Market research · Customer development

How to optimize market research?

Eduardo Fonseca Cloud Provider | Azure & Unity 3d Developer | Senior .NET Software Engineer | MCTS

September 27th, 2015

Hello, we need to optimize our market research to be able to get at least 200 survey valid respondents in less than a week. 

Our valid respondents would be US & CR NGOs and Universities with programs to create social issues awareness oriented to population of 25 years and older

What we have been doing so far is:
  • Create surveys with Surveymonkey
  • Posts asking for help in social networks(Twitter, Facebook, G+, LinkedIn) using relevant hashtags
  • Ask for help to twitter followers
  • Email friends and possible collaborators asking them for help

We are also considering using Surveymonkey respondents though we still do not know if we would be able to afford it.

Frederic Moreau Agile Business Transformer

September 28th, 2015

Eduardo, the market and the people you are targeting seem pretty niche.
You can always push your survey through social networks, but a direct approach would probably be more efficient.

Depending on how many respondents per organization / program you want to collect, I would:
1. Identify 10 to 20 people you want to reach, and check which networks or groups do they belong to.
2. Articulate your "ask" accordingly and define an incentive for them to fulfil your survey -- could be as simple as providing them with the report for free
3. Reach out to this small group of "leaders" -- a phone conversation is way better that an email. 
4. Validate your survey with them
5. Ask for their advice or help to collect your remaining 190 to 180 responses.

-- the above should take you 1 day --

As I don't know your context I cannot guarantee this is the best approach, but what I know is that speed doesn't overcome quality when it comes to market research. You'd better take another week to collect quality responses if you found out that this objective is not realistic, or reduce your objective in terms of volume.

Peter Johnston Businesses are composed of pixels, bytes & atoms. All 3 change constantly. I make that change +ve.

September 28th, 2015

What is it they say about putting yourself in someone else's shoes?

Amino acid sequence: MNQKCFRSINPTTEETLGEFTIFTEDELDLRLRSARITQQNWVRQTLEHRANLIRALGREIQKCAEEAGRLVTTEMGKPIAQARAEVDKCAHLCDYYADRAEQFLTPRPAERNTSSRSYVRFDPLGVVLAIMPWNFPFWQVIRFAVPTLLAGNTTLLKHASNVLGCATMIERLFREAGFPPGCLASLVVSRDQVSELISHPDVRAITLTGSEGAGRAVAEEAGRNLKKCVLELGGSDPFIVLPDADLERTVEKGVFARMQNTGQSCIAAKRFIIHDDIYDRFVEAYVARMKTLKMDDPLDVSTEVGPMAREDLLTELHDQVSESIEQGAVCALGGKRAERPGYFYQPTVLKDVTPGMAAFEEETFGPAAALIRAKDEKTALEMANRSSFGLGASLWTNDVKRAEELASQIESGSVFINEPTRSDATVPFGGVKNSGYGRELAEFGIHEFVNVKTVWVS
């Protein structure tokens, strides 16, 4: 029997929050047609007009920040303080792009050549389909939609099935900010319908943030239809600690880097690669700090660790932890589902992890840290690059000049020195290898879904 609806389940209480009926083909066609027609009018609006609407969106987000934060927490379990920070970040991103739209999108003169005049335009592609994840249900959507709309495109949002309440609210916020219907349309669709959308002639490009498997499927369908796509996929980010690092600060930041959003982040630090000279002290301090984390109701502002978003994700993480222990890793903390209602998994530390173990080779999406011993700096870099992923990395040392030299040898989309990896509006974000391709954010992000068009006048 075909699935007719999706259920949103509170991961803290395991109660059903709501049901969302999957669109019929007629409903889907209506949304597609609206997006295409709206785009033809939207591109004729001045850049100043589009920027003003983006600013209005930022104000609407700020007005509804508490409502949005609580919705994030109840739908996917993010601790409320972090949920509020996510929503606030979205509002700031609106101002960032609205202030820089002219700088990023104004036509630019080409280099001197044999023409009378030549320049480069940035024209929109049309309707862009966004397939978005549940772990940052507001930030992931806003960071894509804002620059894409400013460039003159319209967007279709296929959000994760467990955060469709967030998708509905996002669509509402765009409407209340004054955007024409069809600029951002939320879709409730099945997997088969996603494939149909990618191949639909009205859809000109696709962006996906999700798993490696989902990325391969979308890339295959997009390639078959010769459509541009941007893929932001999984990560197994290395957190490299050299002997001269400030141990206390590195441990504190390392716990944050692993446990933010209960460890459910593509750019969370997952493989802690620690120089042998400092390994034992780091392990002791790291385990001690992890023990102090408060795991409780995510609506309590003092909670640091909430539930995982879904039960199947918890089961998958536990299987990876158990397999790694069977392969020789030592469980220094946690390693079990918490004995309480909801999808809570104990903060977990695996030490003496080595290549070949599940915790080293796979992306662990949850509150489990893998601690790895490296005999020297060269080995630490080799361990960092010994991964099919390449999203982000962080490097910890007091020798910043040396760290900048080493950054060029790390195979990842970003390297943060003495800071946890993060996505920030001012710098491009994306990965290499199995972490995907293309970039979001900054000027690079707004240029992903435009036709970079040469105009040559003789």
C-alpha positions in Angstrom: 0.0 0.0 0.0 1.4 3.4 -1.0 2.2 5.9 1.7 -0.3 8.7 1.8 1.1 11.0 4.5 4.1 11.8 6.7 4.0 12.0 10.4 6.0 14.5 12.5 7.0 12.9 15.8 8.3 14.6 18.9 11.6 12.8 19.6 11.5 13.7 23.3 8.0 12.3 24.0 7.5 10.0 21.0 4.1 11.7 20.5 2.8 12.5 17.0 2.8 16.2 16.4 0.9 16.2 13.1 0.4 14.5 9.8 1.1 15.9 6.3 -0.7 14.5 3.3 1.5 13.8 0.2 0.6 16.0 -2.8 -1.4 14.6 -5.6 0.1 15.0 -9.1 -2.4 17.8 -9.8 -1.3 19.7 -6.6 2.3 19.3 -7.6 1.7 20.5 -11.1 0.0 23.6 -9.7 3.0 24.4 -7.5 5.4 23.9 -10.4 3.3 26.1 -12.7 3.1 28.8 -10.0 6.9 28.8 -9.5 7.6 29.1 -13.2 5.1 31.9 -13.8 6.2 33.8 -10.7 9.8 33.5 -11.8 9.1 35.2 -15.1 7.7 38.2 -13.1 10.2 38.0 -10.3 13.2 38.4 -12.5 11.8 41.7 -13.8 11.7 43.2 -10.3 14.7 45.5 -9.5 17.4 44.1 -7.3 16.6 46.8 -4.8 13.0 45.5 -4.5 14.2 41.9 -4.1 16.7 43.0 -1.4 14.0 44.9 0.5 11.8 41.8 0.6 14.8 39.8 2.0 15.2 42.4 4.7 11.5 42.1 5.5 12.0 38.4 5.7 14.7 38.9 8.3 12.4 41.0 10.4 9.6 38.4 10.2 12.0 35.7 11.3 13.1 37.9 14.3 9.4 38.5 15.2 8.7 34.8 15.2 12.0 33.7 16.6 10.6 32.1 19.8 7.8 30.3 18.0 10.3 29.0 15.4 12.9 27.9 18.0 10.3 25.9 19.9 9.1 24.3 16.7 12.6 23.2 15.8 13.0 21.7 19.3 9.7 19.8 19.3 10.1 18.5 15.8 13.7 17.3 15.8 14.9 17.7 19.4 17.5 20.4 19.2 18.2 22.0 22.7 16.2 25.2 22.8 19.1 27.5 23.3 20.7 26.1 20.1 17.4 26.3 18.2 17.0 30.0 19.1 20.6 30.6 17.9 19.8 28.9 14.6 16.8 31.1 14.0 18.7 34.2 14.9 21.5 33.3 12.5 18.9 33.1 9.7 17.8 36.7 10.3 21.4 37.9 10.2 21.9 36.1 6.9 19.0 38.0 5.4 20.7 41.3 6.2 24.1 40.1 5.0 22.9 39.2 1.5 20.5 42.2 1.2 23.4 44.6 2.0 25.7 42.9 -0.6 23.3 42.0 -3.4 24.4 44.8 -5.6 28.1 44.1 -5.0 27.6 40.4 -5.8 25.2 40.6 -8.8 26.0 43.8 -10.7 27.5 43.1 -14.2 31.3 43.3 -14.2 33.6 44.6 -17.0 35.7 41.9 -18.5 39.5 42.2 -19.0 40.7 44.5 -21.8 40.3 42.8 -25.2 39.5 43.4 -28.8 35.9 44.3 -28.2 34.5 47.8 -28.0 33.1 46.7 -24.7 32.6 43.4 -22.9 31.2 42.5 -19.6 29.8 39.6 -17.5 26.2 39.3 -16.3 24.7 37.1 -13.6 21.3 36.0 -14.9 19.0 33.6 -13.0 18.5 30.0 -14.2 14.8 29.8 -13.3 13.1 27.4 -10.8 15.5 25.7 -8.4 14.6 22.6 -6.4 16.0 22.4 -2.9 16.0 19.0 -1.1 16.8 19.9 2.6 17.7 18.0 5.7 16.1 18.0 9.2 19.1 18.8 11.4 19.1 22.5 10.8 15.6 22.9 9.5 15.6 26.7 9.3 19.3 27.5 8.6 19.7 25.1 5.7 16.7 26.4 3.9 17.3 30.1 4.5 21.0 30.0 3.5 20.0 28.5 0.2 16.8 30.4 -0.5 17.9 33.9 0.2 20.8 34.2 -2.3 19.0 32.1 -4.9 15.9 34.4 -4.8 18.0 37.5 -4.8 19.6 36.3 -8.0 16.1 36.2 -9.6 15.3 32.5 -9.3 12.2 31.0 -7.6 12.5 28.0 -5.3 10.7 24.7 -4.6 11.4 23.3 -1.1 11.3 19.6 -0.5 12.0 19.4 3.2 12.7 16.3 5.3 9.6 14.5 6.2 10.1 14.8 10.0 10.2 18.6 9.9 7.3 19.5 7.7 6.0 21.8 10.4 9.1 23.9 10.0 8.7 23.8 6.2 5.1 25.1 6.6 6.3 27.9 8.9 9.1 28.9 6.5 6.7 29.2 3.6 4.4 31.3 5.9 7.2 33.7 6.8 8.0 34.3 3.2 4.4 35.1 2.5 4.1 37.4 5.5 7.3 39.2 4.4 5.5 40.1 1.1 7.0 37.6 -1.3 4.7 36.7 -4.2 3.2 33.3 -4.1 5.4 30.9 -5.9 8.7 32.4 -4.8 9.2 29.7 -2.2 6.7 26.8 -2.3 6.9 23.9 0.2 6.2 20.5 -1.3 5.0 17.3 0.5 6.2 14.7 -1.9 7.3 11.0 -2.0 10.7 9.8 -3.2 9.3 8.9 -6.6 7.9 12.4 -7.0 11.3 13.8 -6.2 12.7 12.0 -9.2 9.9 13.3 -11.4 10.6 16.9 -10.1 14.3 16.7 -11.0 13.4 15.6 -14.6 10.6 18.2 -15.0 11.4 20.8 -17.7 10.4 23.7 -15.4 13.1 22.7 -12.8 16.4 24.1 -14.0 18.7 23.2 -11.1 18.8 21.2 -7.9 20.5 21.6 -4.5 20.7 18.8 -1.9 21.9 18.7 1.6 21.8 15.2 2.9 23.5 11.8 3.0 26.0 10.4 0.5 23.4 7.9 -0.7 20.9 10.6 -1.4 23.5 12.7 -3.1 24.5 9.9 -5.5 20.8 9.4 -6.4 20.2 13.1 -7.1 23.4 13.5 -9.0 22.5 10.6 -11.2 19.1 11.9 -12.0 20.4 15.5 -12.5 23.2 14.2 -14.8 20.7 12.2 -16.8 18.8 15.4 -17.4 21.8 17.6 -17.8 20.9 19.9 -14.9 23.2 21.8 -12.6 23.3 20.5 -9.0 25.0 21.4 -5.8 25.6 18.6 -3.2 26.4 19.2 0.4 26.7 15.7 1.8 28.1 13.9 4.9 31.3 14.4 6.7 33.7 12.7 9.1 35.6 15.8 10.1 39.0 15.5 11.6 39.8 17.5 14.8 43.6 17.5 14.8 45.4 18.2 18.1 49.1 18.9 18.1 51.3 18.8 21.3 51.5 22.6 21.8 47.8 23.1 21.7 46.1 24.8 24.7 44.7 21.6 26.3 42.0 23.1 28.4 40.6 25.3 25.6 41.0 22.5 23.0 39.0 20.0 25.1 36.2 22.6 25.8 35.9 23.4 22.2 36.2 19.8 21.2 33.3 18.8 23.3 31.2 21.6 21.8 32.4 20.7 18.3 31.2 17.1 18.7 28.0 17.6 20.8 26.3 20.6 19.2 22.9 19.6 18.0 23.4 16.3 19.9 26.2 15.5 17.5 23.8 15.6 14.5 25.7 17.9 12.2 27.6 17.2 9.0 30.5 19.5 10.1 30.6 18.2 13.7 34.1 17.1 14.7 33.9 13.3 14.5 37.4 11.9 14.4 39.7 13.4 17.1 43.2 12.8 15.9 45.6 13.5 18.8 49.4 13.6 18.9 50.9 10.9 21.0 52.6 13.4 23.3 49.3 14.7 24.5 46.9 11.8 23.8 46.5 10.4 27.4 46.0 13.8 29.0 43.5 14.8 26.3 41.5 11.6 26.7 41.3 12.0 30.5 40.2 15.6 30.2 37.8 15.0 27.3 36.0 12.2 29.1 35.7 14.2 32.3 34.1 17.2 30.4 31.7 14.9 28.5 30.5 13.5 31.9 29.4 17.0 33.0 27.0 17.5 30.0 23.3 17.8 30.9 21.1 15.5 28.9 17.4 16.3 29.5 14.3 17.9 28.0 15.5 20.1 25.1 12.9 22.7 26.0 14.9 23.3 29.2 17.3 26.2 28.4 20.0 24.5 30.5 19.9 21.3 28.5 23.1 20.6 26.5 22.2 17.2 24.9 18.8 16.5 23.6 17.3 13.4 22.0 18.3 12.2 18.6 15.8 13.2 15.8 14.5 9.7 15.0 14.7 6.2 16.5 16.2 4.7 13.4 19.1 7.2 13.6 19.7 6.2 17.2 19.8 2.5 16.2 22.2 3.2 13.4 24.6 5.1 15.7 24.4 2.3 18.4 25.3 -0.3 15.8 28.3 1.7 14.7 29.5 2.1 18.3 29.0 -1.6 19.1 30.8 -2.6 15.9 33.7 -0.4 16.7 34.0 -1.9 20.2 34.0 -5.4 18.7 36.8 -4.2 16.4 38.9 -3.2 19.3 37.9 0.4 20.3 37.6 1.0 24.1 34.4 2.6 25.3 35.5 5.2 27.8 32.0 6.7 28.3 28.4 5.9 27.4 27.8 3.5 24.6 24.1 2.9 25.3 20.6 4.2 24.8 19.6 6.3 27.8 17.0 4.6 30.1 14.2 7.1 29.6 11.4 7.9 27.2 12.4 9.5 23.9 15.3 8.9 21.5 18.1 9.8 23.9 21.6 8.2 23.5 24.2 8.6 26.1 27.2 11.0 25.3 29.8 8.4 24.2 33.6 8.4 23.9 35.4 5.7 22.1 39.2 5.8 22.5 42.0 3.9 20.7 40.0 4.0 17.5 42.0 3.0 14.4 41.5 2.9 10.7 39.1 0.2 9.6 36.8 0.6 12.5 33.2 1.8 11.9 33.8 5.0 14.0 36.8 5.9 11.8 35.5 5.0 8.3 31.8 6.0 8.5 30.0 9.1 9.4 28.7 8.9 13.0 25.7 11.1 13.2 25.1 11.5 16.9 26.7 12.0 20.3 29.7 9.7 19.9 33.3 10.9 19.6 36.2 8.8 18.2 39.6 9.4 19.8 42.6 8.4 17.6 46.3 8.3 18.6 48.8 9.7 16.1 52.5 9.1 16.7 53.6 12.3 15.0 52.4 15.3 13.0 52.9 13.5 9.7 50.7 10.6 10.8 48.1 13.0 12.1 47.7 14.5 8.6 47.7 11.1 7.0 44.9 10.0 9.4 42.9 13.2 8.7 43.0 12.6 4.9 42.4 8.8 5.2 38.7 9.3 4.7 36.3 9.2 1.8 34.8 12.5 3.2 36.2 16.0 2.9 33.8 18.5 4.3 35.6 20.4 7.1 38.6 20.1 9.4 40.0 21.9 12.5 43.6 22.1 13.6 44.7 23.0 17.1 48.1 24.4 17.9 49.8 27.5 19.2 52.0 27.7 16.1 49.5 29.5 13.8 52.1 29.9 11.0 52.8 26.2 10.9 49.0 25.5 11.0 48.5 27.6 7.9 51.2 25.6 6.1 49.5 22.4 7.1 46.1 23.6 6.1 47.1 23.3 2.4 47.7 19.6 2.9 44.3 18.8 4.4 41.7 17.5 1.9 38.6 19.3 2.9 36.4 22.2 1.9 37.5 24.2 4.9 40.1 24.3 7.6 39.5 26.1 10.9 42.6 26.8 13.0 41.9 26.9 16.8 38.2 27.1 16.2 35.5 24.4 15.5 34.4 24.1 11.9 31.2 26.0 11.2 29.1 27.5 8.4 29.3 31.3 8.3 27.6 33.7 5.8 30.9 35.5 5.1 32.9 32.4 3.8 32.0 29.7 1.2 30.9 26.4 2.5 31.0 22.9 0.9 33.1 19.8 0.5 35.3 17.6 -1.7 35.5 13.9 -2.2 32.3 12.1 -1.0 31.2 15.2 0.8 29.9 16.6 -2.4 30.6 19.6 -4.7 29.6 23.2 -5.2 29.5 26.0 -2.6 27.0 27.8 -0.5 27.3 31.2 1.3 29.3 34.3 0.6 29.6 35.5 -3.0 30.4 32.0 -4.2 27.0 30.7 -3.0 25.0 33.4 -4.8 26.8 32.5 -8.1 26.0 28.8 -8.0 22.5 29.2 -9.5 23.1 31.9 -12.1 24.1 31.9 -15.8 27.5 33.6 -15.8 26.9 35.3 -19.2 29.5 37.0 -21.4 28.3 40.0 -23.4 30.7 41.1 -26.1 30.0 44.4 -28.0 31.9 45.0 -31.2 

How many surveys do you fill out? How many do you ignore?

And how often do you find your answer doesn't really fit the question, but you can't tell the researcher what the answer really is so you simply pick one?
Or the survey is too long so you give up mentally half way through?
Or it doesn't seem relevant but you've started so you'll finish?

Hopefully I've made my point - people don't give you accurate data in surveys.
Surveys are a lazy person's way of pretending they've done their research when they really haven't. And they can lead you seriously astray. Why?

Survey respondents are not a representative subset of people as a whole. 
They have time on their hands - you've just excluded all the busy people. 
They are swayed by the headline - any content marketer can tell you the importance of testing headlines and how different people respond.
They know you well enough to trust your survey. Like you enough to want to help (or are violently opposed and use the survey to vent).

Surveys are thus used by companies trying to show clients they've done research. Or people who want number validation for what they are trying to do.

That may be all you are trying to do here.
But if you want to get real answers, you need to put more effort in.
Work closely enough to see what people do, rather than what they say (believe me - they are usually different). Understand the programmes they are running and how they are relevant/irrelevant to what you are doing (even desk research will help here).

This is more important in the field you are in. This is not a consumer market where millions of people are buying identical products. There isn't really mass data as this isn't an industrial product, but a whole mass of different projects and services for different needs in different communities.

Eduardo Fonseca Cloud Provider | Azure & Unity 3d Developer | Senior .NET Software Engineer | MCTS

September 28th, 2015

Thanks for the help, it is very useful.
I agree with you Peter in that surveys do not always represent real data, that's part of the reasons we are somewhat reluctant to buying audiences or using incentives. The thing is as part of our training program, we need to optimize our market research process to be able to do it in less than a week. We have contacted some NGOs and Universities, and also tried to publish a small survey to collect relevant data while we were also doing research and scheduling calls, though our process does not seem fast enough for the challenge we were given.

Peter Johnston Businesses are composed of pixels, bytes & atoms. All 3 change constantly. I make that change +ve.

September 28th, 2015

There is the nub of the problem - putting the company imperative (we need to be able to do it in less than a week) ahead of the customer one. 

It leads to choosing the wrong methodology and forcing it to fit the circumstance. 
In this case it is Market Research Surveys. These grew out of advertising and are designed to show large volume industrial clients (brands) they got value for their ad dollars, not deliver true customer insight. Otherwise they would have psychology built in to see whether there is a correlation between what customers say they want and what they actually choose, when given options.

Throw the challenge back and suggest an ongoing programme of working closely with customers to deliver insight.